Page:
You, Seth Teitler, are here failing to draw the crucial distinction between the way questions are/ought be played and the way they ought be written. One ought always write questions that can be answered using real, academic knowledge (and must be answered that way early; are on relevant, important things; etc.) though it is inevitable that players will (with whatever frequency) answer using non-knowledge* of various kinds. It seems to me that the purring question (besides being on something inane and non-academic) is accessible only to guessing, because there were no knowledge-based clues+. That's unacceptable to me and, I suspect, is to most everyone; consequently, saying "Someone might reasonably have guessed the question's answer from its clues" is no defense of the question.setht wrote:...it sound like [CHRIS RAY! and potentially other people who dismiss with Matt Bruce's defense of the "purring" question due to the guessability of its answer from clues] disagree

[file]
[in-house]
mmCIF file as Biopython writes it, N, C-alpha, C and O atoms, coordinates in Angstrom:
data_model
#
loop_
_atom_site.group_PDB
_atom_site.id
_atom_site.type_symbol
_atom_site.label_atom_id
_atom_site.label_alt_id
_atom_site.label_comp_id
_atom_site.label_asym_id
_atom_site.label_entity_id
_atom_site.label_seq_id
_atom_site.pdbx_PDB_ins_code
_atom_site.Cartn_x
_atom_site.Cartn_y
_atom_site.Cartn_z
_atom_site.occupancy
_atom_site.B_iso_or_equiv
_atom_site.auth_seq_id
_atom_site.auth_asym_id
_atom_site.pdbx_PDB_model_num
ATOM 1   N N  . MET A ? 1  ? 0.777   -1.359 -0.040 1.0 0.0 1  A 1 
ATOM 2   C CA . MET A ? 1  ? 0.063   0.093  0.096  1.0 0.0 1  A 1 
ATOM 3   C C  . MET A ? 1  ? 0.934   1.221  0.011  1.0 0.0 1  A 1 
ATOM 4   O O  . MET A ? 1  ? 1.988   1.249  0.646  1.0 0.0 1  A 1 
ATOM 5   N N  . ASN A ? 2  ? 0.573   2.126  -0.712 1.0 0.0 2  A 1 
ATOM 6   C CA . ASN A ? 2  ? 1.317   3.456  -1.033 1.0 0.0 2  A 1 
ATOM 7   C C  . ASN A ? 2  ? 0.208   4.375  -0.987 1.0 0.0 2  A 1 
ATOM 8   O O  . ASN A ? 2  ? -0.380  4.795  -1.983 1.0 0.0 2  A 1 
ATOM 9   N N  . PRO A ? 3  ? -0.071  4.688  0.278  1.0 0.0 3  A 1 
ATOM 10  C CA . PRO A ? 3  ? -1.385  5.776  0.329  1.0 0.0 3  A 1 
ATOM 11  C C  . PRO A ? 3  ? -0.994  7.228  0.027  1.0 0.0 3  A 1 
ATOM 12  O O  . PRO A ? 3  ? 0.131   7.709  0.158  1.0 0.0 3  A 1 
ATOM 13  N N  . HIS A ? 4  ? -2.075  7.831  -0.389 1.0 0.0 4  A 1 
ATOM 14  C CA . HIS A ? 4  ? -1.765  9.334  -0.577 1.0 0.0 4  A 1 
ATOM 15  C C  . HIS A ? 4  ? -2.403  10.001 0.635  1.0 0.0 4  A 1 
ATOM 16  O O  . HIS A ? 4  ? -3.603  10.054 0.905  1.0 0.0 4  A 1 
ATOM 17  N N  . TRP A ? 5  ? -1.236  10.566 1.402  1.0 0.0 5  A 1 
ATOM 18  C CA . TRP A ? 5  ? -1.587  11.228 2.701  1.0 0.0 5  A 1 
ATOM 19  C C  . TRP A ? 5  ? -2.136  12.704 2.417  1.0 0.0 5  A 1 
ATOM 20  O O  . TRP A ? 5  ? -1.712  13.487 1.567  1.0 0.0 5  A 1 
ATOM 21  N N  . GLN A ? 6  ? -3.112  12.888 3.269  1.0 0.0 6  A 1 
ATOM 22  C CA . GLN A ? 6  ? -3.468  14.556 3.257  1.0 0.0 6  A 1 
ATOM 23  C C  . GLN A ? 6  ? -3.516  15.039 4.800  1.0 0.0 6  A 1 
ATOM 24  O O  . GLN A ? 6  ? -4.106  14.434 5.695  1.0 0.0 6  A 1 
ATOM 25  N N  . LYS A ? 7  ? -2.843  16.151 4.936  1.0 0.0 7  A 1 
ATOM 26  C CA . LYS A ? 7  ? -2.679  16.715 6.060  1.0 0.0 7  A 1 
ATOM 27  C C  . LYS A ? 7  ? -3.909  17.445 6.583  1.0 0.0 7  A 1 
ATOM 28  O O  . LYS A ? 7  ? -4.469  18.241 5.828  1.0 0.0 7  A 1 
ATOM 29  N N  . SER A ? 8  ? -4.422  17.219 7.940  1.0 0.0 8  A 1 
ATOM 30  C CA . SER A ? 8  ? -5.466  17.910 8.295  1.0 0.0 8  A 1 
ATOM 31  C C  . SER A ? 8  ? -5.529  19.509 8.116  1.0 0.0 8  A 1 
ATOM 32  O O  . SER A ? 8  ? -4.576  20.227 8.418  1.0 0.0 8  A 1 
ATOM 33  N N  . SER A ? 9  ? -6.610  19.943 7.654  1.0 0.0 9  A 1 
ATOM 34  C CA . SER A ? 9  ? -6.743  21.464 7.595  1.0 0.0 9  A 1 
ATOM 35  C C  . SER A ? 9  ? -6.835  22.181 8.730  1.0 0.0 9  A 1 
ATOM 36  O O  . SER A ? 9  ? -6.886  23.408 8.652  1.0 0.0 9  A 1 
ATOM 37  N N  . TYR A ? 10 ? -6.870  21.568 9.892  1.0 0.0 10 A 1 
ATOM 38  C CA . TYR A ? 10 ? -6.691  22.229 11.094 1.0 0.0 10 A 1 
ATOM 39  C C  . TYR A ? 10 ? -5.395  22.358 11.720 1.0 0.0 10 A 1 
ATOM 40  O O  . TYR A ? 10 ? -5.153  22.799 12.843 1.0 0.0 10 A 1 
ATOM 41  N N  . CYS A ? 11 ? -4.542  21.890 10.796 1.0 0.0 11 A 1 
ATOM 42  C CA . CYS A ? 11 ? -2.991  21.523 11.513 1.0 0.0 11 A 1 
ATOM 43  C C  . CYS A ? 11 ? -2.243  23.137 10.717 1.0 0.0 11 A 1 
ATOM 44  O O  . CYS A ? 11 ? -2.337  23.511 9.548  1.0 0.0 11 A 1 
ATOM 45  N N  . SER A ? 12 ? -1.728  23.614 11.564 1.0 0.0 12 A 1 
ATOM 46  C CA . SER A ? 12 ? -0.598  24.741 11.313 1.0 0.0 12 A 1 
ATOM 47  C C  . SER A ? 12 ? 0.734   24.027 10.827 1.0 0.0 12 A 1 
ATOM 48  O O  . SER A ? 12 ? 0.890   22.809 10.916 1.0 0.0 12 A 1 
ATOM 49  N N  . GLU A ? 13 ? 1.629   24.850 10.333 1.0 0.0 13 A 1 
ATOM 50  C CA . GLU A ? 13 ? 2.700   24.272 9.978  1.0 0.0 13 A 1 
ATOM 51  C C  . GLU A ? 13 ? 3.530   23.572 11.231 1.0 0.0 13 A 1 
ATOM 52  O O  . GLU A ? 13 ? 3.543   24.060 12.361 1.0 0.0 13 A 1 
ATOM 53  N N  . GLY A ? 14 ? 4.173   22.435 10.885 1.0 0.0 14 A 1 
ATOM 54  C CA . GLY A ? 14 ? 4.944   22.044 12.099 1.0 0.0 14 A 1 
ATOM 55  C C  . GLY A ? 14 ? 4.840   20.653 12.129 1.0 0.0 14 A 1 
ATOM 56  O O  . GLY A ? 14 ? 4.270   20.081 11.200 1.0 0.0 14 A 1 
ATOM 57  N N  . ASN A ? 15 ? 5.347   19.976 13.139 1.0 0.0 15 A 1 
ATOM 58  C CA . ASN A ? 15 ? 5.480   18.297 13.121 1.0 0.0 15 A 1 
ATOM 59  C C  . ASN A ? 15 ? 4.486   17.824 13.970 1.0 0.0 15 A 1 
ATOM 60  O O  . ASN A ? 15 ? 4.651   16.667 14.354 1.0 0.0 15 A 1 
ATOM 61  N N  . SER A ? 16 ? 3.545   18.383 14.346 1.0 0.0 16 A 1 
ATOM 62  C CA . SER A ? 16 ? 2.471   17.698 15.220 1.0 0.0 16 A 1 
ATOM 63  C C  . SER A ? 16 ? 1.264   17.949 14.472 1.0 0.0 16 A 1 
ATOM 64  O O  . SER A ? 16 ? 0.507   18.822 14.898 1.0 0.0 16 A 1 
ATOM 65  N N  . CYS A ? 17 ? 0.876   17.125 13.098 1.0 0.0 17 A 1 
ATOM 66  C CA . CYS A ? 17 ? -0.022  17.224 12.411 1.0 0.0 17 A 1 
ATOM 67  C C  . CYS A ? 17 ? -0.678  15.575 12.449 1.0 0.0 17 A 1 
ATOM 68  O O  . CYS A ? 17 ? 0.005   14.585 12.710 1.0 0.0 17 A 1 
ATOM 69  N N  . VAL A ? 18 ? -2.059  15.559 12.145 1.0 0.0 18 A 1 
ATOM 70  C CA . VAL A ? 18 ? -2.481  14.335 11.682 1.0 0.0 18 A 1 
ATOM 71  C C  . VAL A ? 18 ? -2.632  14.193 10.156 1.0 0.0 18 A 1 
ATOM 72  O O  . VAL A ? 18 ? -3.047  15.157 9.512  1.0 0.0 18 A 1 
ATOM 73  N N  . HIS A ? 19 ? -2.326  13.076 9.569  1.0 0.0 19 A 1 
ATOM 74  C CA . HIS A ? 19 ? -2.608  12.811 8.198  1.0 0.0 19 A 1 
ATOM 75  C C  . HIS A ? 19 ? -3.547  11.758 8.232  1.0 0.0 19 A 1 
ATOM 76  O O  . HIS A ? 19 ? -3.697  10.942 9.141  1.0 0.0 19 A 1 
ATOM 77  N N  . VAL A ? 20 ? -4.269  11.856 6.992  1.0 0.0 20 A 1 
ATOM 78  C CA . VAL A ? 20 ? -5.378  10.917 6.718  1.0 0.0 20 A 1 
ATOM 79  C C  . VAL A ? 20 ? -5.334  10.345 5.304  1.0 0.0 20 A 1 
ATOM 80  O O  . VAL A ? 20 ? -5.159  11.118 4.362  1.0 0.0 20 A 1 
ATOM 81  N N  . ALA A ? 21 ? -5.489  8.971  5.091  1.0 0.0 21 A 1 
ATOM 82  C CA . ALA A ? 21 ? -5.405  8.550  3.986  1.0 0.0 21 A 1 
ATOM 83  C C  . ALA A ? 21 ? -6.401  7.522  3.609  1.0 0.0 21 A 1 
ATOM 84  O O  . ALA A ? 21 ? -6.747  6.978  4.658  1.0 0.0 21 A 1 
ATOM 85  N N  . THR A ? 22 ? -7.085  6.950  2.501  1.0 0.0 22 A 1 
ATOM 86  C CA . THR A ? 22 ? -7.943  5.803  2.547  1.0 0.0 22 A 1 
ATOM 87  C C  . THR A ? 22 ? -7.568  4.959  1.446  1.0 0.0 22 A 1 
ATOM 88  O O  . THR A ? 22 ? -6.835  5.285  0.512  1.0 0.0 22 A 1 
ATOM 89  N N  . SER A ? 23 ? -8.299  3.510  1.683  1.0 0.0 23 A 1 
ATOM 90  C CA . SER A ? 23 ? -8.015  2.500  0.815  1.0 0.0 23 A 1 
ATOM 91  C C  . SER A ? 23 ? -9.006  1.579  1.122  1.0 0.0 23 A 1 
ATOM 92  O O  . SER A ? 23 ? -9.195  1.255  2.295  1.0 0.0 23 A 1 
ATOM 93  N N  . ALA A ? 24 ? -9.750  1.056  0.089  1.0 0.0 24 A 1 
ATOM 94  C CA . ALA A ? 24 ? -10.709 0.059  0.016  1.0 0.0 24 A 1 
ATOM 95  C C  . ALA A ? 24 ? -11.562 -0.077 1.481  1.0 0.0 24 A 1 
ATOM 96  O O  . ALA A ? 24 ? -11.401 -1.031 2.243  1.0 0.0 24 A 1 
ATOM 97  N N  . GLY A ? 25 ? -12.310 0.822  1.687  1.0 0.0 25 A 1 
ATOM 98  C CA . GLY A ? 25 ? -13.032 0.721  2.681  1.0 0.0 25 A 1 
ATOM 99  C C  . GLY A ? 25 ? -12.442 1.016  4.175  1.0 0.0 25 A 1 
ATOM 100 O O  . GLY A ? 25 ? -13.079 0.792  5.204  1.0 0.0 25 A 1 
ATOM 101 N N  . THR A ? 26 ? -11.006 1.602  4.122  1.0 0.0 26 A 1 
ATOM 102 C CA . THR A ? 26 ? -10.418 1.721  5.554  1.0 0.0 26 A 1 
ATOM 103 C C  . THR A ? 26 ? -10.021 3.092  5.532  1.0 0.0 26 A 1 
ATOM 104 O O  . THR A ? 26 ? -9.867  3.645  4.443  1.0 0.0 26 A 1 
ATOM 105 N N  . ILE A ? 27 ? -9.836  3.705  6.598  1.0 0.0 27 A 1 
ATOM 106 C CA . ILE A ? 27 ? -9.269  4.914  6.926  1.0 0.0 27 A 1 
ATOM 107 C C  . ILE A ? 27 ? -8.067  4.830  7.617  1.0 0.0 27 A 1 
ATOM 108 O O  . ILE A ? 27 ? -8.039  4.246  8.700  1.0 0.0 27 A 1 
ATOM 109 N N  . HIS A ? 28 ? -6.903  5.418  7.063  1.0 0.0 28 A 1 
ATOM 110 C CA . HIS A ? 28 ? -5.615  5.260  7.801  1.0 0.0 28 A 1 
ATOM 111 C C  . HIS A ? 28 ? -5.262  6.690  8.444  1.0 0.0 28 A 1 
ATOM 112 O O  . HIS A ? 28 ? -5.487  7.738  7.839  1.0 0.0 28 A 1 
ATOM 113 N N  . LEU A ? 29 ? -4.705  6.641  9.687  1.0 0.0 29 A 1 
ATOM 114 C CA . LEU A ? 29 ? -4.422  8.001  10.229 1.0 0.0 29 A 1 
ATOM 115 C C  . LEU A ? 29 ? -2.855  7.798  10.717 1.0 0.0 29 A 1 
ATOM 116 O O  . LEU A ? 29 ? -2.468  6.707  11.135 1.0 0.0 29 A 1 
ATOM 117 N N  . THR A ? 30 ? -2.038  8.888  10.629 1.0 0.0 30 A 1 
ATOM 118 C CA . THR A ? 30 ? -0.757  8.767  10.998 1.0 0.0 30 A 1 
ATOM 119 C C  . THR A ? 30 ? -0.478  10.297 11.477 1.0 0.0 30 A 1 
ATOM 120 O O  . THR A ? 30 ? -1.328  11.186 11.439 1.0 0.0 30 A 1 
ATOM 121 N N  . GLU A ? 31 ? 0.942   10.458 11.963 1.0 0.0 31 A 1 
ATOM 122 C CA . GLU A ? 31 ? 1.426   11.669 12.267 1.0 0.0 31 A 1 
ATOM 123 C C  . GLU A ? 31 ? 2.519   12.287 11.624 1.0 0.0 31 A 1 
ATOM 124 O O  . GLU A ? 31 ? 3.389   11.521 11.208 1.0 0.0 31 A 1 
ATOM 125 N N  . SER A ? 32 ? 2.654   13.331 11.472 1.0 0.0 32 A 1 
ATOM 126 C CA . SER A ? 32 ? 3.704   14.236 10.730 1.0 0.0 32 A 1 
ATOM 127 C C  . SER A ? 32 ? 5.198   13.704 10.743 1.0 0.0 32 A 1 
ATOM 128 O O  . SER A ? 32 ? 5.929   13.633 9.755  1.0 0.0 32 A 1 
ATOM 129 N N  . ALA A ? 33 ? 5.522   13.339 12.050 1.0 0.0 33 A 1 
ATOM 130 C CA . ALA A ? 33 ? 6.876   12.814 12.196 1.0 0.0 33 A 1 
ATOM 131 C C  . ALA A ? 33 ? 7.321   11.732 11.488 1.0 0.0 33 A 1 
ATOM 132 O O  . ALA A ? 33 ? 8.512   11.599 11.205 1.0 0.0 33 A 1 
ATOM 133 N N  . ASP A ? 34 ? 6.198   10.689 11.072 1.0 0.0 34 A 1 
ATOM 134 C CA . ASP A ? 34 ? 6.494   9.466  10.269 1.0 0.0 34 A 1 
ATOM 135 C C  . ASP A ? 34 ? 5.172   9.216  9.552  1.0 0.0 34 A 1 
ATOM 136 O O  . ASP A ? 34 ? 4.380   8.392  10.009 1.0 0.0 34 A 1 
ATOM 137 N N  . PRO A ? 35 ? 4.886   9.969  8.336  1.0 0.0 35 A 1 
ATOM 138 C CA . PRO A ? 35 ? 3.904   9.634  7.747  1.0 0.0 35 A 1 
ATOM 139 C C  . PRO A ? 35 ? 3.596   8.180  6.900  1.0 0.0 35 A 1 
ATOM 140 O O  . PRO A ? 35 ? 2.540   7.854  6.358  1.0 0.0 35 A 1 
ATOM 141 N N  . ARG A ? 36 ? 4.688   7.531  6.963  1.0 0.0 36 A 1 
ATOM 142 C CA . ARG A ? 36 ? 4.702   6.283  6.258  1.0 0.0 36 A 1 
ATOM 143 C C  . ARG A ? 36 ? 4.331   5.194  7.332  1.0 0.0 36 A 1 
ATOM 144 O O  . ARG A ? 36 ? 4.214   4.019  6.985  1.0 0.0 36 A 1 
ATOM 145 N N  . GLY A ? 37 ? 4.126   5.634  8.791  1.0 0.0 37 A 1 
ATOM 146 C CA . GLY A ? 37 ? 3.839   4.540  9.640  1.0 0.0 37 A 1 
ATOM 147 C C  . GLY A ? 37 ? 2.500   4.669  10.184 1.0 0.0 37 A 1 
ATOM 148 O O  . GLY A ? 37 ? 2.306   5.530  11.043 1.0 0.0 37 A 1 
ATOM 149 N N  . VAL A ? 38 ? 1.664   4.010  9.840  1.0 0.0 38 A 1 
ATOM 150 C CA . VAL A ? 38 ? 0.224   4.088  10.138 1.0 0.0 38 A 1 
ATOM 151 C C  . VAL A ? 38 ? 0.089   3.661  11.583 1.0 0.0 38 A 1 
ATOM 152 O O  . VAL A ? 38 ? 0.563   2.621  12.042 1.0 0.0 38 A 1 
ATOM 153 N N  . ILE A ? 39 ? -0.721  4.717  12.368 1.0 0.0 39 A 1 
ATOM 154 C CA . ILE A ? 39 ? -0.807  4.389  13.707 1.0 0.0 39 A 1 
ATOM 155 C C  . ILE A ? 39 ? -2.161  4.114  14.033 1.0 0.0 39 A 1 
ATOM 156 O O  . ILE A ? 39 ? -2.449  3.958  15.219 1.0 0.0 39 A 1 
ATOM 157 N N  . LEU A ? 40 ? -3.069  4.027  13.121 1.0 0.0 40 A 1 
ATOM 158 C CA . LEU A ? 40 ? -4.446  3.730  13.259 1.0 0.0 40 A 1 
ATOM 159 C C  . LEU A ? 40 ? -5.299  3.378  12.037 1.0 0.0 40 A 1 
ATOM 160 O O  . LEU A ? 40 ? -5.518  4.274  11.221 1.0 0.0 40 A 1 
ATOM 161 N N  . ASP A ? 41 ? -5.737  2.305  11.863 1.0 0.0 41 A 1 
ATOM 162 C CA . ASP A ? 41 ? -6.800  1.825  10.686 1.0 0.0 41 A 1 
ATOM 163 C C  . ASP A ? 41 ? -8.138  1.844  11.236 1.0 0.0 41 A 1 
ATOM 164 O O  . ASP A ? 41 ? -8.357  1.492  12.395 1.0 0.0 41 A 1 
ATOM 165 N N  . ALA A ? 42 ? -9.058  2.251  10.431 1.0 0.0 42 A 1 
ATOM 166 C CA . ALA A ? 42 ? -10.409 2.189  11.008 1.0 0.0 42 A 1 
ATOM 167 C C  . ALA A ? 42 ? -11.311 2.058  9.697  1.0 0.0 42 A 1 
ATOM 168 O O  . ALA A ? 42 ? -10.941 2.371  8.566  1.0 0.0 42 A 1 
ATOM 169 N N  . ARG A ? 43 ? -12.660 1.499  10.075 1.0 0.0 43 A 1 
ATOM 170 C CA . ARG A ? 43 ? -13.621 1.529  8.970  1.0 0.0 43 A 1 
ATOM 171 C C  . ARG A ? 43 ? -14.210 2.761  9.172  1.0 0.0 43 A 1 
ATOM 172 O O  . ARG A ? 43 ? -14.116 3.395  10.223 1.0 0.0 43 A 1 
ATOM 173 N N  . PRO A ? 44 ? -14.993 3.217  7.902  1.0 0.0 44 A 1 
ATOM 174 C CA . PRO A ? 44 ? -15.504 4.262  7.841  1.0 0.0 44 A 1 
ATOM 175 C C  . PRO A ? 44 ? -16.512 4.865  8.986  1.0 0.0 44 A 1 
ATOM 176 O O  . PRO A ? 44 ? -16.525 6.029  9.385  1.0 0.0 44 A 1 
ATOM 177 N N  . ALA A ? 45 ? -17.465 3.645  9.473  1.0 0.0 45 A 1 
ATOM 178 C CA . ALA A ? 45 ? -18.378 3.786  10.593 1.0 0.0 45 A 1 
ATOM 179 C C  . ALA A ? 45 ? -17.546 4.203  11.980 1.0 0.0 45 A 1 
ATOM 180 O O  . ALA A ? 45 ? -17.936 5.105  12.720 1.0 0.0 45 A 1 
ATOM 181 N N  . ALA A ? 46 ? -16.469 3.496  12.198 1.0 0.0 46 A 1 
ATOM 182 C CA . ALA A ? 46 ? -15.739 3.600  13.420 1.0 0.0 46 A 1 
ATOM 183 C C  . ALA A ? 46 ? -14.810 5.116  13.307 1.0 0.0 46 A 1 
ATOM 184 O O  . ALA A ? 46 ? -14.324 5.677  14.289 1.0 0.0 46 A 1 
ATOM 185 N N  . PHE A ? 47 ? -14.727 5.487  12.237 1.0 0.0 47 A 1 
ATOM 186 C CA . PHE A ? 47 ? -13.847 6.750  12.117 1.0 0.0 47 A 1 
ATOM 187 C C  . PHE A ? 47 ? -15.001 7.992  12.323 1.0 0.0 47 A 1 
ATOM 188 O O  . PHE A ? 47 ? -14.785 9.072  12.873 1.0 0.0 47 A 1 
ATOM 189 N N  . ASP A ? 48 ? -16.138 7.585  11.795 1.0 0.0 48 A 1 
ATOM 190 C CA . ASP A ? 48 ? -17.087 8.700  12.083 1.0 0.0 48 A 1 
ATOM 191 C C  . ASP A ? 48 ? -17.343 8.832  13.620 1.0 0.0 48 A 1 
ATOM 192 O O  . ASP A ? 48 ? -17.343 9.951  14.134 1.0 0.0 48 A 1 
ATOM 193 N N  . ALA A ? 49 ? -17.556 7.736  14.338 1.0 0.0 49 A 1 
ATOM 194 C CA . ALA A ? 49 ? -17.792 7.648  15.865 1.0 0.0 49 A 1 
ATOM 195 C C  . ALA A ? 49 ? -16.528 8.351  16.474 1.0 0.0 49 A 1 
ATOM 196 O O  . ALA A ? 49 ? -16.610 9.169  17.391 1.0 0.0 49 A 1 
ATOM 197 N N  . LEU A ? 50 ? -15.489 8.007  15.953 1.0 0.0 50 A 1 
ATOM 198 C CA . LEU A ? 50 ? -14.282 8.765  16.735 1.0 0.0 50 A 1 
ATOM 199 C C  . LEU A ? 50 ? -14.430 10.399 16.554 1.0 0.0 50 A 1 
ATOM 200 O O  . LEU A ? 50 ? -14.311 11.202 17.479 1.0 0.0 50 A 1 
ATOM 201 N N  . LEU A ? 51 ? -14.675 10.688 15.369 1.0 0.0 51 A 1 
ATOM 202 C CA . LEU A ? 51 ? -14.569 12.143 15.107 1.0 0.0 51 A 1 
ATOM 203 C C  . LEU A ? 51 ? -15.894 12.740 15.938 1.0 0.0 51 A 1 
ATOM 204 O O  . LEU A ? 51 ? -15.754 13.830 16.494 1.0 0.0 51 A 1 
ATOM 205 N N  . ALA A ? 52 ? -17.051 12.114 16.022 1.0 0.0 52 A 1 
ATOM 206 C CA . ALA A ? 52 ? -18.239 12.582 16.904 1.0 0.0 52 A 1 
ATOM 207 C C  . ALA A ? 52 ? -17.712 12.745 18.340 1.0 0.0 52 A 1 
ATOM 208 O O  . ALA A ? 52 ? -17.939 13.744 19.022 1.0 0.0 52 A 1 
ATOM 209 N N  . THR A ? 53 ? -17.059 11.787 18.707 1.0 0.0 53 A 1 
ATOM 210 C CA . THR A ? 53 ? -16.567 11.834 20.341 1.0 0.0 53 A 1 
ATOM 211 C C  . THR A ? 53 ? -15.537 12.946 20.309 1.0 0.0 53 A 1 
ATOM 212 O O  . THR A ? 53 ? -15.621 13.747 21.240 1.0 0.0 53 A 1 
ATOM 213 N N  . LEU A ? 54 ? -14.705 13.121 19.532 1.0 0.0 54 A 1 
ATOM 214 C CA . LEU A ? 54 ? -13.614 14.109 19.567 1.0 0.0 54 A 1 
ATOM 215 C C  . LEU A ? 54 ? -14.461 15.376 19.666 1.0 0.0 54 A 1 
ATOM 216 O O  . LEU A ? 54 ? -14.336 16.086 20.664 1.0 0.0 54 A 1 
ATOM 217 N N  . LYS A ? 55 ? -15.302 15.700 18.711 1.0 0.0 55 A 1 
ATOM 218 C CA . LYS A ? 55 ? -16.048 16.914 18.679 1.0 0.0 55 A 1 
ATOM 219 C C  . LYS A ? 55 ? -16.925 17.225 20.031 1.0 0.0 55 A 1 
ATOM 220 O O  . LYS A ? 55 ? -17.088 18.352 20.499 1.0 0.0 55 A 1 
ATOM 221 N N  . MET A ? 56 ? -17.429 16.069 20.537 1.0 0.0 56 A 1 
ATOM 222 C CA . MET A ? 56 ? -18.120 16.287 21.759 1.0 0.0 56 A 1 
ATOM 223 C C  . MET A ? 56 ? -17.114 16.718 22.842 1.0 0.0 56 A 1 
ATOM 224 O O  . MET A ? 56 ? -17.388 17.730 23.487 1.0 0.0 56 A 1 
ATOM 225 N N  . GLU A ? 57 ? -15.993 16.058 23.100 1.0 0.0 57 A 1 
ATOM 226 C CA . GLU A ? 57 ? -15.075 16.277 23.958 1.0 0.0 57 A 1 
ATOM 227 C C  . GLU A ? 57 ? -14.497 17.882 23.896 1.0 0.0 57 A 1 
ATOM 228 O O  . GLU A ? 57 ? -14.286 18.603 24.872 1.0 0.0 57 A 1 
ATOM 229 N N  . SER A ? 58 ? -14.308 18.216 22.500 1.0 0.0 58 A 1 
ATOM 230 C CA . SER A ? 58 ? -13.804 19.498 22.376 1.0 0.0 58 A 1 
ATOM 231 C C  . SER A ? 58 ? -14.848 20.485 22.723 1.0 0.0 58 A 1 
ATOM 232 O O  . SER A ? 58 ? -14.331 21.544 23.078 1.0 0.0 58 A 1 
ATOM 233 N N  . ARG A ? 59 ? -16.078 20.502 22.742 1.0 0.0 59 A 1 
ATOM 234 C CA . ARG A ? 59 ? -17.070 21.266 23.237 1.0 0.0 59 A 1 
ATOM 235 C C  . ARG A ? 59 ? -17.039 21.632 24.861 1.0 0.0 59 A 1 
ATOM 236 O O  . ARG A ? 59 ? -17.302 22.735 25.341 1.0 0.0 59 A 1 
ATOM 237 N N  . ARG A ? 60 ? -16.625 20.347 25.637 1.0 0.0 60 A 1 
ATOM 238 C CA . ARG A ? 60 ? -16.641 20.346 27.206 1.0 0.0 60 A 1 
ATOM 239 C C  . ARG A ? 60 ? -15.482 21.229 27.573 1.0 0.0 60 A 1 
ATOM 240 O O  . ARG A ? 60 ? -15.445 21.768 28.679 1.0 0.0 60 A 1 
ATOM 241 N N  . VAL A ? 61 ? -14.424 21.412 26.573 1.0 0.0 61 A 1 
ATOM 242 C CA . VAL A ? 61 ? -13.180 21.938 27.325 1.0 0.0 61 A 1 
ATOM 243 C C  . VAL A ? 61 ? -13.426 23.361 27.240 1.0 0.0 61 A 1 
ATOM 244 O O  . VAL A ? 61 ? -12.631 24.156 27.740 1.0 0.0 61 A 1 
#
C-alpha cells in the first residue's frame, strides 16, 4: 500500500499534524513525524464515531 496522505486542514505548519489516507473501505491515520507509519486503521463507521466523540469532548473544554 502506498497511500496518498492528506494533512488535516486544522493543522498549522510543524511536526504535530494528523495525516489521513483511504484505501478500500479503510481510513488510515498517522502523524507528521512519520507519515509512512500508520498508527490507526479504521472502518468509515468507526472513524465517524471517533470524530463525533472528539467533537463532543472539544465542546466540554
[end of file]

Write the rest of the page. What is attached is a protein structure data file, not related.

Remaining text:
with, say, Andrew Yaphe's description of how the game is played.
*I don't think that a precise definition of "knowledge" is necessary here; I trust my readers understand what I mean. If that's not the case, we can bring that up again.
+Perhaps there were some knowledge-based clues that I don't recognize but, at any rate, I see nobody arguing that they had a reasonable expectation of players knowing any of the clues (frankly, even to the end; cats do make other sounds, after all) which is really more relevant. I'm willing to examine this point as well, of course.